Press Release

Observation of How an Organic Molecule Mimics Photosynthesis

March 6, 2012

Tokyo Institute of Technology, Japan
High Energy Accelerator Research Organization (KEK), Japan
Osaka University, Japan
Japan Science and Technology Agency

Extensive research is being carried out on artificial photosynthesis, a technique for mimicking the photosynthesis mechanism of plants at the molecular level, for the efficient utilization of solar energy, which is gaining popularity as a sustainable next-generation energy source.
The research groups at Tokyo Institute of Technology, KEK, and Osaka University carried out direct molecular and crystal structure observations to elucidate the structural mechanism by which 9-mesityl-10-methylacridinium ions, which are photofunctional species mimicking the solar energy conversion process in photosynthesis, efficiently convert the absorbed optical energy into chemical energy, which is then preserved for a duration longer than 1000 times that in natural photosynthesis.

The research groups used Photon Factory (PF-AR) to carry out pump-probe X-ray diffraction and single-crystal X-ray structural analysis, with the aim of investigating the molecular structure immediately after the conversion of optical energy into chemical energy by the 9-mesityl-10-methylacridinium ions synthesized by the research team at Osaka University. 9-Mesityl-10-methylacridinium ions underwent structural changes upon the absorption of light. The methyl group was bent away from the mean plane of the acridine site, and the perchlorate ion that coexisted in the crystal moved closer to the mesitylene site (Figure 2). The results were obtained from the first direct observation, where the efficient energy conversion in 9-mesityl-10-methylacridinium ions was found to be related to the photoinduced electron transfer from the mesitylene site to the acridine site, as was expected when designing the molecule.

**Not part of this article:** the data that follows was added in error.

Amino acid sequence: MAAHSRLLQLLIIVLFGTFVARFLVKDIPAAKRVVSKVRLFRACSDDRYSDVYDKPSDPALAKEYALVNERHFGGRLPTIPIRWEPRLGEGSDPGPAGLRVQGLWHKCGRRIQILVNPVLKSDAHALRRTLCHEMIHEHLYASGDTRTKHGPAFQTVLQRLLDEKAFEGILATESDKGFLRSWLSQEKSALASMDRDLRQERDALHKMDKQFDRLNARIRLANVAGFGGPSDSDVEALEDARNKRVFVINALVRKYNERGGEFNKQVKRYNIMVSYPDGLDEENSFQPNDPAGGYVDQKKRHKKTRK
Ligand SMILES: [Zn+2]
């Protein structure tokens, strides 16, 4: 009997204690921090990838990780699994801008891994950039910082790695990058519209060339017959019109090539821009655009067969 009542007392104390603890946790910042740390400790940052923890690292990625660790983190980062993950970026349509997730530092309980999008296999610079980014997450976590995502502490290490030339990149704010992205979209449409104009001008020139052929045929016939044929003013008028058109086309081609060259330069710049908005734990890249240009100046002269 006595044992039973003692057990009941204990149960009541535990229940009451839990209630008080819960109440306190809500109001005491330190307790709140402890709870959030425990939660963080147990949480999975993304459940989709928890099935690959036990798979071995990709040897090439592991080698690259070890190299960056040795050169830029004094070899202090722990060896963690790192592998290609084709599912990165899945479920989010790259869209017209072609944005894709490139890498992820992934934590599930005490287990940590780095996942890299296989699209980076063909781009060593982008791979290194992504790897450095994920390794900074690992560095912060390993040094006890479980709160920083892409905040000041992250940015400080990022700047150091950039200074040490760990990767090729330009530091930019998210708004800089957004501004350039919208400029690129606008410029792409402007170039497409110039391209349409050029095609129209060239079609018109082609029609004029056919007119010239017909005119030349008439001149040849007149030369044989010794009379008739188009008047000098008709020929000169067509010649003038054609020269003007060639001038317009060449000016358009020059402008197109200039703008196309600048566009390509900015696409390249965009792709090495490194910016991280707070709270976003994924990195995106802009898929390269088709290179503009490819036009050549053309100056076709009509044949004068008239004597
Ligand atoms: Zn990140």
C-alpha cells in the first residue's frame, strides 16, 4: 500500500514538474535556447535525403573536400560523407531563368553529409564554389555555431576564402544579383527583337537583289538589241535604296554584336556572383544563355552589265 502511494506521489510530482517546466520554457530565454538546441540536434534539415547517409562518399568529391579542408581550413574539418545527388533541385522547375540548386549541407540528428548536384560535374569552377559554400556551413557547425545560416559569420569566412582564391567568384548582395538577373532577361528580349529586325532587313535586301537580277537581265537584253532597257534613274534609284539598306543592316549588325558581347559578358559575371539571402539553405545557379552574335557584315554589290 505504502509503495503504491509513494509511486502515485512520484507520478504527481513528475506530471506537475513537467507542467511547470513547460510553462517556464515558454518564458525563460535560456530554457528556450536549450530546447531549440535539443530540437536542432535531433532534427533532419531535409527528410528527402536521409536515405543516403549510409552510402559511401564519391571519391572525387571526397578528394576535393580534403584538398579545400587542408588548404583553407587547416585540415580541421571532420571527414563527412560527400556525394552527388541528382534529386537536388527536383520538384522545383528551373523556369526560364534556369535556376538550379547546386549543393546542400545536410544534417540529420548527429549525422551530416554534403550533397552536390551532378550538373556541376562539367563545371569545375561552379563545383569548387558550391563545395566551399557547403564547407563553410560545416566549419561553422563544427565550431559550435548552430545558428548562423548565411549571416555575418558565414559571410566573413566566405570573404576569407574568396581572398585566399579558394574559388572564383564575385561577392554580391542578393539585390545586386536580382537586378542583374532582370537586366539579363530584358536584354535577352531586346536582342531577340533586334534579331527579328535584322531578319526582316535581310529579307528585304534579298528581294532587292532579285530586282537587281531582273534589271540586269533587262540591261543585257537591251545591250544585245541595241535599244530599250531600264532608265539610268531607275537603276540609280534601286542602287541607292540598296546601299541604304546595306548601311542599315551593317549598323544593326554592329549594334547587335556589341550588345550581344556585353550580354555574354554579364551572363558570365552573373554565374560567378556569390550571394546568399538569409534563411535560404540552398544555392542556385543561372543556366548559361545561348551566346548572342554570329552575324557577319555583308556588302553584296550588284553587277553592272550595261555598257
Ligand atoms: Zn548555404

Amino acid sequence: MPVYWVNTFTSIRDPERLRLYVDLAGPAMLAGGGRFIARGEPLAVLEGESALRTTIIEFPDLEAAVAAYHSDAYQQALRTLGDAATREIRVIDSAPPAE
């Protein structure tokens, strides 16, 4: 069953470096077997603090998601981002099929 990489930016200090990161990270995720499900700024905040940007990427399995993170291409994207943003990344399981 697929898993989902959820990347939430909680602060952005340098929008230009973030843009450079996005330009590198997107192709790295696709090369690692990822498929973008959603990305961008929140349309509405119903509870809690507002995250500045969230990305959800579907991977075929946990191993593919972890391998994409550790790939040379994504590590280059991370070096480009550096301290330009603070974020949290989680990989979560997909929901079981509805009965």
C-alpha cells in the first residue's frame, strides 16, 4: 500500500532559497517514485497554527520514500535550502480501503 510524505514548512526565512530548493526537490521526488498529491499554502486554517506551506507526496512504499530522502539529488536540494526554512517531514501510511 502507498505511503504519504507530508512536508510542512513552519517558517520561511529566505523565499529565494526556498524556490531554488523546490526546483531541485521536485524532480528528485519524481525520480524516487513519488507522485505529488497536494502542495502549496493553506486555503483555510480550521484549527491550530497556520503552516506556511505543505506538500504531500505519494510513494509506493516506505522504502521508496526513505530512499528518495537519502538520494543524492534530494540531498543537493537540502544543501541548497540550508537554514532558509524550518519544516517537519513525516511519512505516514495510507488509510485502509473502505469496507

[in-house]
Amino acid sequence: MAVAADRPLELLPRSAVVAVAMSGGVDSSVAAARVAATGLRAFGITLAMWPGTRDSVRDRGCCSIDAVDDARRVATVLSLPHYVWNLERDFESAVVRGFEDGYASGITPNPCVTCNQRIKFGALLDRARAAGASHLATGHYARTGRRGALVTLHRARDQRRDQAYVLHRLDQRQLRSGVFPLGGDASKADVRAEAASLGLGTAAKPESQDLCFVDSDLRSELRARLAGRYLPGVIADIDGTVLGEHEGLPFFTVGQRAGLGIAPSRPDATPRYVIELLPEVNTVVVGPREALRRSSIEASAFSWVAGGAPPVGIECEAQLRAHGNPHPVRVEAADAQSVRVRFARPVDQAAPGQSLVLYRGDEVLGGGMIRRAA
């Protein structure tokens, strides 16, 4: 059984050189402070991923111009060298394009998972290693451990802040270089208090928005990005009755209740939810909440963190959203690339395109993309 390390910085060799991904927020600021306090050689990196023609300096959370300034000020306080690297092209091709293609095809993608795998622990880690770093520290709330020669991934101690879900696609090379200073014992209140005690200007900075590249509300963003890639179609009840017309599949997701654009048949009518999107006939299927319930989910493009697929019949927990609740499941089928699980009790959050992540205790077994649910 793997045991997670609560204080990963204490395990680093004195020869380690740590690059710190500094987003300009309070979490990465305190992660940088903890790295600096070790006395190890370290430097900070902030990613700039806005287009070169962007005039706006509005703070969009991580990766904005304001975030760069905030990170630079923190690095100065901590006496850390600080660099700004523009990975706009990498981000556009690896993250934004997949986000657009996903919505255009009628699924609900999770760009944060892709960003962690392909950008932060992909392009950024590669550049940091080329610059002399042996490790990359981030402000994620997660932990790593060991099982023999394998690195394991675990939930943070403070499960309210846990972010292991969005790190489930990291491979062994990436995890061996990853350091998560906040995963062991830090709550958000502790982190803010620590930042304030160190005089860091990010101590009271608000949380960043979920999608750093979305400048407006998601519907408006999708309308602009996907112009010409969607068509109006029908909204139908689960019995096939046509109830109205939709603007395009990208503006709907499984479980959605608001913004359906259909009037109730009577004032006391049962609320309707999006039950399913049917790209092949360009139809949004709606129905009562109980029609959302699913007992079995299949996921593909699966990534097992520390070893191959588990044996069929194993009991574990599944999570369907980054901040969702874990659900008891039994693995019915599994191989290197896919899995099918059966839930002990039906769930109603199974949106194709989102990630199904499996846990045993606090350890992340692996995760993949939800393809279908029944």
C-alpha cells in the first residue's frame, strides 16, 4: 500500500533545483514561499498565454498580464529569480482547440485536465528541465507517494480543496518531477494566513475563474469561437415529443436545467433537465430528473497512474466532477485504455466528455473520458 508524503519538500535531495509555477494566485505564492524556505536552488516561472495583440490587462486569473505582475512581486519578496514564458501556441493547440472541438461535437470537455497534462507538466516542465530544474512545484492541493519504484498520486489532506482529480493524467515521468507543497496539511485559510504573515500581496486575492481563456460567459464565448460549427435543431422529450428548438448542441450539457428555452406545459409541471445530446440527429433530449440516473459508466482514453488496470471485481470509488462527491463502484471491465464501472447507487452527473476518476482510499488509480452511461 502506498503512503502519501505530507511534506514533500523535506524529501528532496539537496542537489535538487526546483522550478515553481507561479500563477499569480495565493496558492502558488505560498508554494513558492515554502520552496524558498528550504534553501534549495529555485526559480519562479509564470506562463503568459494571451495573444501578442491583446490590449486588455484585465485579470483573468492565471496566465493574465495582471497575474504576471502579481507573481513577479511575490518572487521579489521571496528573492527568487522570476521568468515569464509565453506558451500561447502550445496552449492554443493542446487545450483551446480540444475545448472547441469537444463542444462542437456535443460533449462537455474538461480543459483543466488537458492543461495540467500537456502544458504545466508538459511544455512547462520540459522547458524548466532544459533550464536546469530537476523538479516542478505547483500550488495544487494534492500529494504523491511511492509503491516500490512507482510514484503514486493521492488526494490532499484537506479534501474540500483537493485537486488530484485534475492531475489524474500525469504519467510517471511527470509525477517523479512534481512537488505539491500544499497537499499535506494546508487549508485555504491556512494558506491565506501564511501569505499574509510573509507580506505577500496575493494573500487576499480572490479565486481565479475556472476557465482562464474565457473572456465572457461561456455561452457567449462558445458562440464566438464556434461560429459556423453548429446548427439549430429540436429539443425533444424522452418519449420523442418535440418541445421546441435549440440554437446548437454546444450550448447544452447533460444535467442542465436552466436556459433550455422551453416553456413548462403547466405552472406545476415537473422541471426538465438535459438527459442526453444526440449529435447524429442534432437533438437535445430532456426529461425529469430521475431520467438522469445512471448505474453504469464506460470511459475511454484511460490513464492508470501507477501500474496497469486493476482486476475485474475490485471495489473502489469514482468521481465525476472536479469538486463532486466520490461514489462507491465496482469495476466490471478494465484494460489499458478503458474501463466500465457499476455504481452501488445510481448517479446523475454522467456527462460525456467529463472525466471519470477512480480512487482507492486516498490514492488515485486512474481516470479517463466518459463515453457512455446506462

An important observation was that the mesitylene and acridine sites in 9-mesityl-10-methylacridinium ions remained orthogonally aligned throughout the energy conversion process. The orthogonal alignment strongly restricted the electron from being transferred to the original position, supporting the result that the converted energy is retained for a long duration.
Pump-probe X-ray diffraction, which is a very new measurement method, is used for the first time to investigate an artificial photosynthesis system and obtain significant results. These findings will provide a powerful strategy for the development of new artificial photosynthesis systems.

“Determination of Structural Features of a Long-Lived Electron-Transfer State of 9-Mesityl-10-methylacridinium Ion”, Journal of the American Chemical Society
Authors:M. Hoshino, H. Uekusa, A. Tomita, S. Koshihara, T. Sato, S. Nozawa, S. Adachi, K. Ohkubo, H. Kotani, S. Fukuzumi


Figure 1: The 9-mesityl-10-methylacridinium ion.
An electron is transferred from the mesitylene site (blue) to the acridine site (red) after the absorption of visible light, and thus, the absorbed optical energy is converted into chemical energy.


Figure 2: Structural change accompanying the observed energy conversion
When light is absorbed and converted into chemical energy, the methyl group bonded to the acridine site bends and the adjacent perchlorate ion in the crystal moves closer to the mesitylene site. The relative positions of the mesitylene and acridine sites do not change within the resolution of observation.

Media Contact

[for research]
Manabu Hoshino
Tokyo Institute of Technology, Japan
Tel: 81-29-879-6185
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[for public relations]
Youhei Morita
Public Relations Office, High Energy Accelerator Research Organization, Japan
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